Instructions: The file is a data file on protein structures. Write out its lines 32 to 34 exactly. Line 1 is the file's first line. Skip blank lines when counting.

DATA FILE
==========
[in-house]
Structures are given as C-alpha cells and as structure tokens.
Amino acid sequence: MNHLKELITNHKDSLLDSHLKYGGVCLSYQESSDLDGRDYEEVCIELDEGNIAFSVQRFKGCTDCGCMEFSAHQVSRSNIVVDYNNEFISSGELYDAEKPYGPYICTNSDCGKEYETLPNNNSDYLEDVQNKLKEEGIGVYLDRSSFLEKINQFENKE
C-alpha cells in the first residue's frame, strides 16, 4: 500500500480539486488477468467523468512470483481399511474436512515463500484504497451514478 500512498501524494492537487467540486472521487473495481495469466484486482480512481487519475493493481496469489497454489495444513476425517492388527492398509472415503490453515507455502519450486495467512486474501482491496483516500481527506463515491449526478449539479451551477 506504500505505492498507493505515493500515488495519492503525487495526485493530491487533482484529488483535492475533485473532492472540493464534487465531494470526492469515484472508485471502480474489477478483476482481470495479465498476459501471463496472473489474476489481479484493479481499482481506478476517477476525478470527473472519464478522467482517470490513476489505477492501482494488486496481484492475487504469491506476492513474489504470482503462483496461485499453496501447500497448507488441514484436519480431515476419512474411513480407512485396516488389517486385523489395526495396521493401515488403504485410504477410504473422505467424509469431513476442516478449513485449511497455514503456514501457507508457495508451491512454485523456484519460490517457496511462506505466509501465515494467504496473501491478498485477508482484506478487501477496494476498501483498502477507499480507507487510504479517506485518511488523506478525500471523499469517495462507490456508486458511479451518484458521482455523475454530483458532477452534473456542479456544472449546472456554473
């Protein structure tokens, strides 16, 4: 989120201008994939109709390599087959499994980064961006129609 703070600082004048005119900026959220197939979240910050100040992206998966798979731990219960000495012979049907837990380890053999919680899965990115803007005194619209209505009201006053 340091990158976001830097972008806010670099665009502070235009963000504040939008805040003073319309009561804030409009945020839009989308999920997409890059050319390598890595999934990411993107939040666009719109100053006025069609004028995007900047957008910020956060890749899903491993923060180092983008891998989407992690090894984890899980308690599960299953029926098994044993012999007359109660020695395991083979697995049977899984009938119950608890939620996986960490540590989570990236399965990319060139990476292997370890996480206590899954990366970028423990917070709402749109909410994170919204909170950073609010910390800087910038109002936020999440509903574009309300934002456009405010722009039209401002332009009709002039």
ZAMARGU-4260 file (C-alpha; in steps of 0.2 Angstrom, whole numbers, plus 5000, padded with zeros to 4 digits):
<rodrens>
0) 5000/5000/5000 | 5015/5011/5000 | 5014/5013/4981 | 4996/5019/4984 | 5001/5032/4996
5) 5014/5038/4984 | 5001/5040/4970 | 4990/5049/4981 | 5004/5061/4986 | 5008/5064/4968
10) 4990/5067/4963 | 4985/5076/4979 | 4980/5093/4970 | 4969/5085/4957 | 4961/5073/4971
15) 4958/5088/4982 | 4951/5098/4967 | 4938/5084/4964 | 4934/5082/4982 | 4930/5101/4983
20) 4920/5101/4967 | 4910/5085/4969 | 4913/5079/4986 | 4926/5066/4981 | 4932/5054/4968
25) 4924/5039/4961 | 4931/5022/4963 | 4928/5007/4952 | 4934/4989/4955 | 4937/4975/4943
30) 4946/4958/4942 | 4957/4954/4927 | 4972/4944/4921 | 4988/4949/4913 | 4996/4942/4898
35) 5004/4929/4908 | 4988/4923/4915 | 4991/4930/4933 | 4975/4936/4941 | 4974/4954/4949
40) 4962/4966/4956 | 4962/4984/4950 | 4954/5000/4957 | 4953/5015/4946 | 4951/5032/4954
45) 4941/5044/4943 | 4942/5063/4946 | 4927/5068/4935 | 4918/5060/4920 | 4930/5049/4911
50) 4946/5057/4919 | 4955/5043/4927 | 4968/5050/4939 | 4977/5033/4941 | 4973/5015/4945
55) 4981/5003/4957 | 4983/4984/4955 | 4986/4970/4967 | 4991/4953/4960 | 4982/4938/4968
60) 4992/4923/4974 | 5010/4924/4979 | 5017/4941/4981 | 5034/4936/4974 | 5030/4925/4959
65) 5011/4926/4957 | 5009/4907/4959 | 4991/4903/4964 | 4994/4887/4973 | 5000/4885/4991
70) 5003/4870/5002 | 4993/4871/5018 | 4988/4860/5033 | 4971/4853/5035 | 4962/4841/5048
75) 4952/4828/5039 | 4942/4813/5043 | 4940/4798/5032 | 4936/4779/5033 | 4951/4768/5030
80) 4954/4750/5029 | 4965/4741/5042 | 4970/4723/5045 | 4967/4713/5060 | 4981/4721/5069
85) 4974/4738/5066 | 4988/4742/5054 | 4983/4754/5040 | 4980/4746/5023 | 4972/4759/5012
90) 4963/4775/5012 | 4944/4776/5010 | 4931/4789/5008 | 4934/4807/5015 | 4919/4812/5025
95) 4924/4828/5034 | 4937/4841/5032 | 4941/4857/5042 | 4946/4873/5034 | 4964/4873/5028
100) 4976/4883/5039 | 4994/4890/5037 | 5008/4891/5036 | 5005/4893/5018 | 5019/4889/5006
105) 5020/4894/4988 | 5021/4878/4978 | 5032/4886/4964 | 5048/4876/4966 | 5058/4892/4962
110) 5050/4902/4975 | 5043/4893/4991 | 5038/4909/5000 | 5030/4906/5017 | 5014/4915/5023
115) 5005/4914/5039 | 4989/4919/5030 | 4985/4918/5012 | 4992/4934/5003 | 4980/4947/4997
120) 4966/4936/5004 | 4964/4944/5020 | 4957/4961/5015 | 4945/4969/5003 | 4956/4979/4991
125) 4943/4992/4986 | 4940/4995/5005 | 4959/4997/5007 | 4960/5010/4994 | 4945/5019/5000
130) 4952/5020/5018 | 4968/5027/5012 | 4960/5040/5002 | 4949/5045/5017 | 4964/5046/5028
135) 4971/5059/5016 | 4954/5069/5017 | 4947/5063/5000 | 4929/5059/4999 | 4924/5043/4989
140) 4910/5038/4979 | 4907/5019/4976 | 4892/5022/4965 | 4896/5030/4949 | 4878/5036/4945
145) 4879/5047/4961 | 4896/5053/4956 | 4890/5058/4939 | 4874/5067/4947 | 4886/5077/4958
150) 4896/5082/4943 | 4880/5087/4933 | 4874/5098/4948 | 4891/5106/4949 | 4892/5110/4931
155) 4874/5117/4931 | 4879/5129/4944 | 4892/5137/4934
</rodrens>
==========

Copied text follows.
120) 4966/4936/5004 | 4964/4944/5020 | 4957/4961/5015 | 4945/4969/5003 | 4956/4979/4991
125) 4943/4992/4986 | 4940/4995/5005 | 4959/4997/5007 | 4960/5010/4994 | 4945/5019/5000
130) 4952/5020/5018 | 4968/5027/5012 | 4960/5040/5002 | 4949/5045/5017 | 4964/5046/5028